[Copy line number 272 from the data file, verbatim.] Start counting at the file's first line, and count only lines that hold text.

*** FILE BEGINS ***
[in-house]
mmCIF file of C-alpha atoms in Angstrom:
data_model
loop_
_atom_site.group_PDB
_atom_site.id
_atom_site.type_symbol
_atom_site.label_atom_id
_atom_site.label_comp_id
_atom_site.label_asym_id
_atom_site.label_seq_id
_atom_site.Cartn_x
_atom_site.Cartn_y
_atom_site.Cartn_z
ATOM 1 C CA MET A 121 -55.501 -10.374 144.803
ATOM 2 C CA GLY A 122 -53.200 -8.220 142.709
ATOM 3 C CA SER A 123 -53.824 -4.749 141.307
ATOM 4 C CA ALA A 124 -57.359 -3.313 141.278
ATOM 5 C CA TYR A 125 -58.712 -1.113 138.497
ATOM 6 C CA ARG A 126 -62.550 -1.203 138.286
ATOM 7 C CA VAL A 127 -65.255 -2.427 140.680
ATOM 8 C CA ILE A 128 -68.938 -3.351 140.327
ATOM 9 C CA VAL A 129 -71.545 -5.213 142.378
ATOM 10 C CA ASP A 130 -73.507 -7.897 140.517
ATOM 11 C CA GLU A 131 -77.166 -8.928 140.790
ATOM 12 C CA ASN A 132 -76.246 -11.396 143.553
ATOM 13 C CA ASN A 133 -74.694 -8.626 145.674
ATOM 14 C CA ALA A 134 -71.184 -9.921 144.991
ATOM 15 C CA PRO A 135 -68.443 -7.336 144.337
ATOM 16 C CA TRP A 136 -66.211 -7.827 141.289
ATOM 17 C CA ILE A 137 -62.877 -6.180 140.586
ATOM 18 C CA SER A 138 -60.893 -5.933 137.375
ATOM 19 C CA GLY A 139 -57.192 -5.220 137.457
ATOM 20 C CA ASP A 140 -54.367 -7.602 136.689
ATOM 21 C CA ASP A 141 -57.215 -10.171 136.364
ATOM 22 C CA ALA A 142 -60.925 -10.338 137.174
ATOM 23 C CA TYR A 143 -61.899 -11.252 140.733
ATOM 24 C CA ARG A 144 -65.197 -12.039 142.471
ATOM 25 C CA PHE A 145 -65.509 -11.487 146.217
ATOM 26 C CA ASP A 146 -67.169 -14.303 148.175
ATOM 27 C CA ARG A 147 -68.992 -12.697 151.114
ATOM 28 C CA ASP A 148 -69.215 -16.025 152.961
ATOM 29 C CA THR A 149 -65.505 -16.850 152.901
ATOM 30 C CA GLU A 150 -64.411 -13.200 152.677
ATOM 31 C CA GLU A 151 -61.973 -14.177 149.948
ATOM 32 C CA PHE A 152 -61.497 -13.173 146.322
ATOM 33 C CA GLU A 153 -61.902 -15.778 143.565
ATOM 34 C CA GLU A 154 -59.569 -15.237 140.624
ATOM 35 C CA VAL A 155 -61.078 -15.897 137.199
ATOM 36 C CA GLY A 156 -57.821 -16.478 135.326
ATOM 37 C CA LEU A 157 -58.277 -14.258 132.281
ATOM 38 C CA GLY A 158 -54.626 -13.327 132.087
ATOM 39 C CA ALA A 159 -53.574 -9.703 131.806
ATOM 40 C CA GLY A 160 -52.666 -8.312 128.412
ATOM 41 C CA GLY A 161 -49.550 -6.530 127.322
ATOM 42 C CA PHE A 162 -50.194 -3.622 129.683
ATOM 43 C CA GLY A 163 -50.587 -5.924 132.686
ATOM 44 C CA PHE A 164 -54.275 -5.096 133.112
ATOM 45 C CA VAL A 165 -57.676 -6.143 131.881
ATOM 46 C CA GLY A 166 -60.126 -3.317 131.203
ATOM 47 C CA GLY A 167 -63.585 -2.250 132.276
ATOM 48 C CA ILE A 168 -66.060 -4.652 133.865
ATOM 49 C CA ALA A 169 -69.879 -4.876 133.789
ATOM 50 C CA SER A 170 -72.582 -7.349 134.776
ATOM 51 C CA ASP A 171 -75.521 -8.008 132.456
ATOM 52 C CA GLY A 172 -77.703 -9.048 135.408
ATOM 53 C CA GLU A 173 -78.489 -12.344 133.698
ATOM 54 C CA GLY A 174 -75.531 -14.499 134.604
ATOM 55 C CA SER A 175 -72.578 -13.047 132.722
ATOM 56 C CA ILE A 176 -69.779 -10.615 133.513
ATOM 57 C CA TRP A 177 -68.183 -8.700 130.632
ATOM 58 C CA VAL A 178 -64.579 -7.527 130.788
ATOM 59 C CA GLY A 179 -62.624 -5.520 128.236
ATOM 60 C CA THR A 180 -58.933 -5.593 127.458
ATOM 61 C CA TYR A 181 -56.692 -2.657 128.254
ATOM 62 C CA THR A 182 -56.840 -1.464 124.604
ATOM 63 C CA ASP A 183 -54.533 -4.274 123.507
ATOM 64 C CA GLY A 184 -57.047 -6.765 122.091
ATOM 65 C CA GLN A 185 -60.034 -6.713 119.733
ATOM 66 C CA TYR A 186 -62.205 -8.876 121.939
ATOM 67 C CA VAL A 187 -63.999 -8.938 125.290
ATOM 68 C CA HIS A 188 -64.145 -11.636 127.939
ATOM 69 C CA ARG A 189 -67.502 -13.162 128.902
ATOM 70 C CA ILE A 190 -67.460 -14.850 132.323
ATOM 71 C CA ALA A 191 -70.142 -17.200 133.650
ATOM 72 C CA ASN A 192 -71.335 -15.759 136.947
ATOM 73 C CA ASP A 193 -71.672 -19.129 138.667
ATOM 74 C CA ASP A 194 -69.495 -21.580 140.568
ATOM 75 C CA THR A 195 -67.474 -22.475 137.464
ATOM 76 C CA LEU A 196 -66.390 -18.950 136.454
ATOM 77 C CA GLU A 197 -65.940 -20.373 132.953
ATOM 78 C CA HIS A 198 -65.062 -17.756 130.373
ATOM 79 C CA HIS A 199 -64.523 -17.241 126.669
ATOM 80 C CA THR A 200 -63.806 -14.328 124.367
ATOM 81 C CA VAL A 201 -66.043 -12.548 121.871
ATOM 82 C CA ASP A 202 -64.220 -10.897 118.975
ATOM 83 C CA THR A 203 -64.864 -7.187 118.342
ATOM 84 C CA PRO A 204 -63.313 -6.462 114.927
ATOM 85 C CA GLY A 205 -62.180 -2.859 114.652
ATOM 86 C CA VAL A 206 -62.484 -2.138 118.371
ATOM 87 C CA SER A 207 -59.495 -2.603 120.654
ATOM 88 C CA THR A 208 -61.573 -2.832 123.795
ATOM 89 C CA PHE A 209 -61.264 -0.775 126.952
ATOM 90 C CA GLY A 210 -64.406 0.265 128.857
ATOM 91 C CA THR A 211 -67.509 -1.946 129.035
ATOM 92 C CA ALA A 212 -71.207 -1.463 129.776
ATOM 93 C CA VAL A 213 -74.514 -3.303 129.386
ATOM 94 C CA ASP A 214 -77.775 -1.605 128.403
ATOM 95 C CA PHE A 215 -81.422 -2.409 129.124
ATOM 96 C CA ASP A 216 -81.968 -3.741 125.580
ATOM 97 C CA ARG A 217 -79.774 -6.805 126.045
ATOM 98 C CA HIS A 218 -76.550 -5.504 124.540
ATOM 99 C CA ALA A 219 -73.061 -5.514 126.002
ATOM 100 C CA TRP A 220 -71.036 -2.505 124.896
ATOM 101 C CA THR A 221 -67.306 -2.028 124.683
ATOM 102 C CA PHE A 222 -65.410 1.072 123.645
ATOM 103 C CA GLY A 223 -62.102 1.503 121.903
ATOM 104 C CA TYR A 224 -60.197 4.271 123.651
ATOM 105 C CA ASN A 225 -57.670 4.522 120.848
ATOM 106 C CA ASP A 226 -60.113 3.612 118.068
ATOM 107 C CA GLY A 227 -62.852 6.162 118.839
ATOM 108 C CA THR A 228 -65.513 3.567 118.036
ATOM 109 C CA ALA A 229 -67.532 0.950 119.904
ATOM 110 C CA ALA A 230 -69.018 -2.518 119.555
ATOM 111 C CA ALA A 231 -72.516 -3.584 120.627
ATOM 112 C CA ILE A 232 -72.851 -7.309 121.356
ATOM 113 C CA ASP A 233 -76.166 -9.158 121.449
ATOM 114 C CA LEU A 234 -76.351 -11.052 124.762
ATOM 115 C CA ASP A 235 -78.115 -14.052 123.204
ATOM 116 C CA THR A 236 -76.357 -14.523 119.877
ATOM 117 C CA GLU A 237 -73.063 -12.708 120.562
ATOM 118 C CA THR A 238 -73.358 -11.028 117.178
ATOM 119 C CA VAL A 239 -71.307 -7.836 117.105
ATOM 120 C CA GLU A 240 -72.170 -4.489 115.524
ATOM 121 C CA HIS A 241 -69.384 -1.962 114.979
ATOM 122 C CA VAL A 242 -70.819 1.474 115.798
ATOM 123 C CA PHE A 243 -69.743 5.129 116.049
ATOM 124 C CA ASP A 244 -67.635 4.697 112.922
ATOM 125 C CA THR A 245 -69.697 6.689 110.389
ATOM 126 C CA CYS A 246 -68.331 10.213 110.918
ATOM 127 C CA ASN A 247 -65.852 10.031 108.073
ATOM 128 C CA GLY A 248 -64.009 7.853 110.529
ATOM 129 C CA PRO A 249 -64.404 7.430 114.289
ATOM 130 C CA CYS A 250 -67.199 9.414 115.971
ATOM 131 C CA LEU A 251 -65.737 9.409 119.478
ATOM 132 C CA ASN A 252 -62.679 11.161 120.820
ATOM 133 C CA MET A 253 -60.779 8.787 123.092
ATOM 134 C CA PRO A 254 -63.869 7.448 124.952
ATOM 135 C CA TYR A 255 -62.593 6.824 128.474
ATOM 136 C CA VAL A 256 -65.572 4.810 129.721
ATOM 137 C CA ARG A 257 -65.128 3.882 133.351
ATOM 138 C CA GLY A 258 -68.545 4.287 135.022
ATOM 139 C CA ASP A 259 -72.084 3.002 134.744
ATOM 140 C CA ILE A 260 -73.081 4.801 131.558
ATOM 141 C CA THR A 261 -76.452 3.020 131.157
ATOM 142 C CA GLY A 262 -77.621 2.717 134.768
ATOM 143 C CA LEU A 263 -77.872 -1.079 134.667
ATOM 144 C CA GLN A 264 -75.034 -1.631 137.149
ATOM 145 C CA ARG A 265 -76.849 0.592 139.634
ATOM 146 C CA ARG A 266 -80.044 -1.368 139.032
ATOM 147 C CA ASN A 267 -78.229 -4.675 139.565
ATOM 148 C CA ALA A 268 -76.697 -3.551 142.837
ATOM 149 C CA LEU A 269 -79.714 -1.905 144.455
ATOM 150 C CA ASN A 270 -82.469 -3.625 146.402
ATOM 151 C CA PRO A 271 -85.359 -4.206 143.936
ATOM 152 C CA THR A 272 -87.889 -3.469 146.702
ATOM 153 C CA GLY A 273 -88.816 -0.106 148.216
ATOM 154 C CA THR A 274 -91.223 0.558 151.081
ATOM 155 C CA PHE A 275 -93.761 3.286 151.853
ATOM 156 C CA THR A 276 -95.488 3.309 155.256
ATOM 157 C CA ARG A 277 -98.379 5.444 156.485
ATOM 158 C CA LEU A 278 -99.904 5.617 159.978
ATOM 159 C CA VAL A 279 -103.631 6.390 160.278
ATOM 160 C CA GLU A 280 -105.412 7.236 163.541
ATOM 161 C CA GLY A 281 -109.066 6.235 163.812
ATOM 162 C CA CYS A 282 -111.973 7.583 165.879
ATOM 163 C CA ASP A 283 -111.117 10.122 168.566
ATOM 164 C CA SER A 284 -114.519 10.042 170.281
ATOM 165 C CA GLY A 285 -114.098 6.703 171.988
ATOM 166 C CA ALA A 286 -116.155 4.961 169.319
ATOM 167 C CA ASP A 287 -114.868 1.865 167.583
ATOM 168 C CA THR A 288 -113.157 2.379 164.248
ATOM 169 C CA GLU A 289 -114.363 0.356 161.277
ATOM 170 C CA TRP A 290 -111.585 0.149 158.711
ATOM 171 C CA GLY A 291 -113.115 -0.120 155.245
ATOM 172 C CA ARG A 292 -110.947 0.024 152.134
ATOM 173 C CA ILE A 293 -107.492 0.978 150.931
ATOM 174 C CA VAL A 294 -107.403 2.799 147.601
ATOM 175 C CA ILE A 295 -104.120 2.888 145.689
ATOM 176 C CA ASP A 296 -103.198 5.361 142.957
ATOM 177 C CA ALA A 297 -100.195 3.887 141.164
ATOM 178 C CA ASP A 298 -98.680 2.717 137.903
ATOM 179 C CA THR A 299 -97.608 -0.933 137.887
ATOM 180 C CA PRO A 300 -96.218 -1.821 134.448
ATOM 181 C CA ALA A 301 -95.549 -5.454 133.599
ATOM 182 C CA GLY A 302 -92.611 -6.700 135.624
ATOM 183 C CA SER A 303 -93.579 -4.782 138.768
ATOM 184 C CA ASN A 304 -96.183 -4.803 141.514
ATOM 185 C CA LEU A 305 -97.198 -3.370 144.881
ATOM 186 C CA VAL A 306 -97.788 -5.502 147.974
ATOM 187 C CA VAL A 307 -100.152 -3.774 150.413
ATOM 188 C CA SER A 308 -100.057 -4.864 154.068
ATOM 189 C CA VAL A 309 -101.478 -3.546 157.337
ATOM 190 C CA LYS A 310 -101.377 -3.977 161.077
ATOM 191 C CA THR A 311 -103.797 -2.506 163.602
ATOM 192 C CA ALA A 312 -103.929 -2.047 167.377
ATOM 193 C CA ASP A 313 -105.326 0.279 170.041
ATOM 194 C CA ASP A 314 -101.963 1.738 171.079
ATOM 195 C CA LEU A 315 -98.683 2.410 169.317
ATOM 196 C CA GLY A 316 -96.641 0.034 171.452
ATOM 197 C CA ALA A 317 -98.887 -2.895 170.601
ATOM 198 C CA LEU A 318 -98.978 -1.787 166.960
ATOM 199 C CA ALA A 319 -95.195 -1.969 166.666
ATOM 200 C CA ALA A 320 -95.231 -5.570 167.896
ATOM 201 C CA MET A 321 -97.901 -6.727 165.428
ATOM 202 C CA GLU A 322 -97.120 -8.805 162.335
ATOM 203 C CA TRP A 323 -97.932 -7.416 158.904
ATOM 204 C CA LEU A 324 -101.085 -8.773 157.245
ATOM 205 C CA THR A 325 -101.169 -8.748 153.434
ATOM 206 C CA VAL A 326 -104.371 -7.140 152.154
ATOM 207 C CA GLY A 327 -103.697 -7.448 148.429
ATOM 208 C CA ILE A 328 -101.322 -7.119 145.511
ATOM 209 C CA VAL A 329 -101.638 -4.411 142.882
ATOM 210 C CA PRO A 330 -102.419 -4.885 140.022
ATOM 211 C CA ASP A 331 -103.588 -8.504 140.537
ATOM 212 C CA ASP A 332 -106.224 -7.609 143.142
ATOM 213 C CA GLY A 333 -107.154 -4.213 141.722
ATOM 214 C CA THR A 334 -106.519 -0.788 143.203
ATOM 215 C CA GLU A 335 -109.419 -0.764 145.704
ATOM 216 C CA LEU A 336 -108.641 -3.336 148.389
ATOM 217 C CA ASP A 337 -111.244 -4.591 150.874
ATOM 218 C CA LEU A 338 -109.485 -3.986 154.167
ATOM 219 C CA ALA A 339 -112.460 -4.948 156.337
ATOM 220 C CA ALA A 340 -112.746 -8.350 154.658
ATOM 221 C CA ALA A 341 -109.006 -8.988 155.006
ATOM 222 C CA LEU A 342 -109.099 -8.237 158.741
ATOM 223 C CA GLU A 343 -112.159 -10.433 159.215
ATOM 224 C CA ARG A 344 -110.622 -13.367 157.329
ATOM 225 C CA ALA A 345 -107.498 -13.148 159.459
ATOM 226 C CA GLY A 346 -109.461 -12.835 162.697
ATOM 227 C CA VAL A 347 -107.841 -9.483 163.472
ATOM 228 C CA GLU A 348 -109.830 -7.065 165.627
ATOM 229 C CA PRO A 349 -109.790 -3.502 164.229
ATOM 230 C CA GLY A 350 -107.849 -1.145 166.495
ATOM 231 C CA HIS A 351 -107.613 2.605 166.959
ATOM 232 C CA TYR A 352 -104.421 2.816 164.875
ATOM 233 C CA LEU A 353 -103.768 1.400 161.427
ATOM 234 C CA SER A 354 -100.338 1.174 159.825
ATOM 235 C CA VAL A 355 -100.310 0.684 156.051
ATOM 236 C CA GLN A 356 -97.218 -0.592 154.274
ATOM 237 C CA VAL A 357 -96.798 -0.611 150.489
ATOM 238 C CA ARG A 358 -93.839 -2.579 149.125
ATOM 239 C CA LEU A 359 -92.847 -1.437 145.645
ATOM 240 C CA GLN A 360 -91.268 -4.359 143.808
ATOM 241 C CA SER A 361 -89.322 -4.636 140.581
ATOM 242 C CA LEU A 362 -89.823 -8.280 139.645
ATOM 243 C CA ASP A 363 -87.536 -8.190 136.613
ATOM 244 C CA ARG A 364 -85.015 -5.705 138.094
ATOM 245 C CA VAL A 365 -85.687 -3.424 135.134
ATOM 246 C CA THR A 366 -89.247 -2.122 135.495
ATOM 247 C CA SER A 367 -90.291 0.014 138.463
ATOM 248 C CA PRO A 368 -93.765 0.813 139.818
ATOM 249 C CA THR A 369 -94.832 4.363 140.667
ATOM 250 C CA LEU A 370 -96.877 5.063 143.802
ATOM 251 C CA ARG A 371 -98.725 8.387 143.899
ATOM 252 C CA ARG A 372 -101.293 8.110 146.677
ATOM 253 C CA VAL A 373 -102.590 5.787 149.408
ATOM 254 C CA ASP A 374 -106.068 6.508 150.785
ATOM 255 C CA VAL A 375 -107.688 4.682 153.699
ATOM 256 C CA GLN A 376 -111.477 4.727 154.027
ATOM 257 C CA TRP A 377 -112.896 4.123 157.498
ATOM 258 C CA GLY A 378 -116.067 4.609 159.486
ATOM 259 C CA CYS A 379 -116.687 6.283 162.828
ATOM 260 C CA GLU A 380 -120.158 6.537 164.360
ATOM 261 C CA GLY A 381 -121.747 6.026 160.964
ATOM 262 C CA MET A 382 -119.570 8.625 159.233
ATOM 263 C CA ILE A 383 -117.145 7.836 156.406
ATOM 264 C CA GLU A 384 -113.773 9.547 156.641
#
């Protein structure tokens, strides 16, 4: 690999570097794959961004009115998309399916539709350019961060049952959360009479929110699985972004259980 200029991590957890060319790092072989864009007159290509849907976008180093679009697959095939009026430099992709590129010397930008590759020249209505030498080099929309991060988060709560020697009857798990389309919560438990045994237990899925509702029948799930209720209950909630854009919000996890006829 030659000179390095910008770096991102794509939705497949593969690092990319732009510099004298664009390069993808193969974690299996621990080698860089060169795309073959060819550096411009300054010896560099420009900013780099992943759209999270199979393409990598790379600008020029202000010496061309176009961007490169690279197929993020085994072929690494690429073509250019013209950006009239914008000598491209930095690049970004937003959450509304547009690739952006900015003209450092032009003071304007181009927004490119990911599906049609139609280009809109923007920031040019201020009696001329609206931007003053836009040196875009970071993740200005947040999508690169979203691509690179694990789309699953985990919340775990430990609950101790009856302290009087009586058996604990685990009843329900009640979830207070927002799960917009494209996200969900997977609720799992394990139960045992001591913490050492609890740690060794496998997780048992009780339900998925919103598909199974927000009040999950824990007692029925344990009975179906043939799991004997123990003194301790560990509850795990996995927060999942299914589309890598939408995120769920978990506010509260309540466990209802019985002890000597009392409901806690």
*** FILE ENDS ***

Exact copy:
ATOM 258 C CA GLY A 378 -116.067 4.609 159.486